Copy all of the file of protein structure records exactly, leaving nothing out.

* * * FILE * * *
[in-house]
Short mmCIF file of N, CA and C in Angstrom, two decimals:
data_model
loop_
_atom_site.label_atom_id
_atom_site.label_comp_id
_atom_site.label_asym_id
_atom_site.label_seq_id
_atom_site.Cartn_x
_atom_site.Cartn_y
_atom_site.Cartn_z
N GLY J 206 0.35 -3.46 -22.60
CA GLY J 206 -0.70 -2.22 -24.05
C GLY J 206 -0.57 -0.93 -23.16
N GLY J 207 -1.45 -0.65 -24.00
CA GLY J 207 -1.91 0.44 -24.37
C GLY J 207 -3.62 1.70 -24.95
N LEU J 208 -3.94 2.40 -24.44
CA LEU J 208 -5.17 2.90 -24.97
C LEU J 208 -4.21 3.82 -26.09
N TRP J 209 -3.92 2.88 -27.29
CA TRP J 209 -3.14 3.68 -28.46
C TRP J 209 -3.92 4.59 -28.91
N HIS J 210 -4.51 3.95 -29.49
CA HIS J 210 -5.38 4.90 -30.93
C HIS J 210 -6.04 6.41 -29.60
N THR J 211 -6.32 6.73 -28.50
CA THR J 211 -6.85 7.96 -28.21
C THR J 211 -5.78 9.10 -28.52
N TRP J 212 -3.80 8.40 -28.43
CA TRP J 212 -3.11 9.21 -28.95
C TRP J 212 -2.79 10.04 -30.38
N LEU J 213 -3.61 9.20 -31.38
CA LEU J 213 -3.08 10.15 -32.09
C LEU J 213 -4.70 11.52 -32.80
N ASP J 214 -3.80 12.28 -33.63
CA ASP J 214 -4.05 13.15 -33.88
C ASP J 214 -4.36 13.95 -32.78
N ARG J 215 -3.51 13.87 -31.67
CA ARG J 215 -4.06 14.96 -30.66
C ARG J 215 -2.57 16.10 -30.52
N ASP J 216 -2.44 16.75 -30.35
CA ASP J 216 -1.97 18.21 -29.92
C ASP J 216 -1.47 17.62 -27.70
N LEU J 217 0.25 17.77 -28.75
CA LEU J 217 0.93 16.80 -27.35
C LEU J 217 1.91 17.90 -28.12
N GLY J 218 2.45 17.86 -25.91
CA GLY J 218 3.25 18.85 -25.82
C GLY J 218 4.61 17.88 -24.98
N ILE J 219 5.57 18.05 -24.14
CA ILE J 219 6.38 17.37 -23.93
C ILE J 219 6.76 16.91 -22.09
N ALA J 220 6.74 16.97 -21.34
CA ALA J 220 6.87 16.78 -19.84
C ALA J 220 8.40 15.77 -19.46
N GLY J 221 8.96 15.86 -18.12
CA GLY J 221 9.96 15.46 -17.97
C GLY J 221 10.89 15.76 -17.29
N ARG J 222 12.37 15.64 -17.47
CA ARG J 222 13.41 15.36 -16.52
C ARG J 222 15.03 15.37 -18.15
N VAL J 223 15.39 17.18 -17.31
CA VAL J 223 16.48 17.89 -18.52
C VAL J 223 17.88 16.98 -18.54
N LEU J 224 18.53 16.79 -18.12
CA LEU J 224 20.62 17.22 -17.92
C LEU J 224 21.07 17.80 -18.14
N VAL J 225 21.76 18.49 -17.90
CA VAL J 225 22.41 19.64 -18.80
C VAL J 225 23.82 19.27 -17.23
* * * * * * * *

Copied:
[in-house]
Short mmCIF file of N, CA and C in Angstrom, two decimals:
data_model
loop_
_atom_site.label_atom_id
_atom_site.label_comp_id
_atom_site.label_asym_id
_atom_site.label_seq_id
_atom_site.Cartn_x
_atom_site.Cartn_y
_atom_site.Cartn_z
N GLY J 206 0.35 -3.46 -22.60
CA GLY J 206 -0.70 -2.22 -24.05
C GLY J 206 -0.57 -0.93 -23.16
N GLY J 207 -1.45 -0.65 -24.00
CA GLY J 207 -1.91 0.44 -24.37
C GLY J 207 -3.62 1.70 -24.95
N LEU J 208 -3.94 2.40 -24.44
CA LEU J 208 -5.17 2.90 -24.97
C LEU J 208 -4.21 3.82 -26.09
N TRP J 209 -3.92 2.88 -27.29
CA TRP J 209 -3.14 3.68 -28.46
C TRP J 209 -3.92 4.59 -28.91
N HIS J 210 -4.51 3.95 -29.49
CA HIS J 210 -5.38 4.90 -30.93
C HIS J 210 -6.04 6.41 -29.60
N THR J 211 -6.32 6.73 -28.50
CA THR J 211 -6.85 7.96 -28.21
C THR J 211 -5.78 9.10 -28.52
N TRP J 212 -3.80 8.40 -28.43
CA TRP J 212 -3.11 9.21 -28.95
C TRP J 212 -2.79 10.04 -30.38
N LEU J 213 -3.61 9.20 -31.38
CA LEU J 213 -3.08 10.15 -32.09
C LEU J 213 -4.70 11.52 -32.80
N ASP J 214 -3.80 12.28 -33.63
CA ASP J 214 -4.05 13.15 -33.88
C ASP J 214 -4.36 13.95 -32.78
N ARG J 215 -3.51 13.87 -31.67
CA ARG J 215 -4.06 14.96 -30.66
C ARG J 215 -2.57 16.10 -30.52
N ASP J 216 -2.44 16.75 -30.35
CA ASP J 216 -1.97 18.21 -29.92
C ASP J 216 -1.47 17.62 -27.70
N LEU J 217 0.25 17.77 -28.75
CA LEU J 217 0.93 16.80 -27.35
C LEU J 217 1.91 17.90 -28.12
N GLY J 218 2.45 17.86 -25.91
CA GLY J 218 3.25 18.85 -25.82
C GLY J 218 4.61 17.88 -24.98
N ILE J 219 5.57 18.05 -24.14
CA ILE J 219 6.38 17.37 -23.93
C ILE J 219 6.76 16.91 -22.09
N ALA J 220 6.74 16.97 -21.34
CA ALA J 220 6.87 16.78 -19.84
C ALA J 220 8.40 15.77 -19.46
N GLY J 221 8.96 15.86 -18.12
CA GLY J 221 9.96 15.46 -17.97
C GLY J 221 10.89 15.76 -17.29
N ARG J 222 12.37 15.64 -17.47
CA ARG J 222 13.41 15.36 -16.52
C ARG J 222 15.03 15.37 -18.15
N VAL J 223 15.39 17.18 -17.31
CA VAL J 223 16.48 17.89 -18.52
C VAL J 223 17.88 16.98 -18.54
N LEU J 224 18.53 16.79 -18.12
CA LEU J 224 20.62 17.22 -17.92
C LEU J 224 21.07 17.80 -18.14
N VAL J 225 21.76 18.49 -17.90
CA VAL J 225 22.41 19.64 -18.80
C VAL J 225 23.82 19.27 -17.23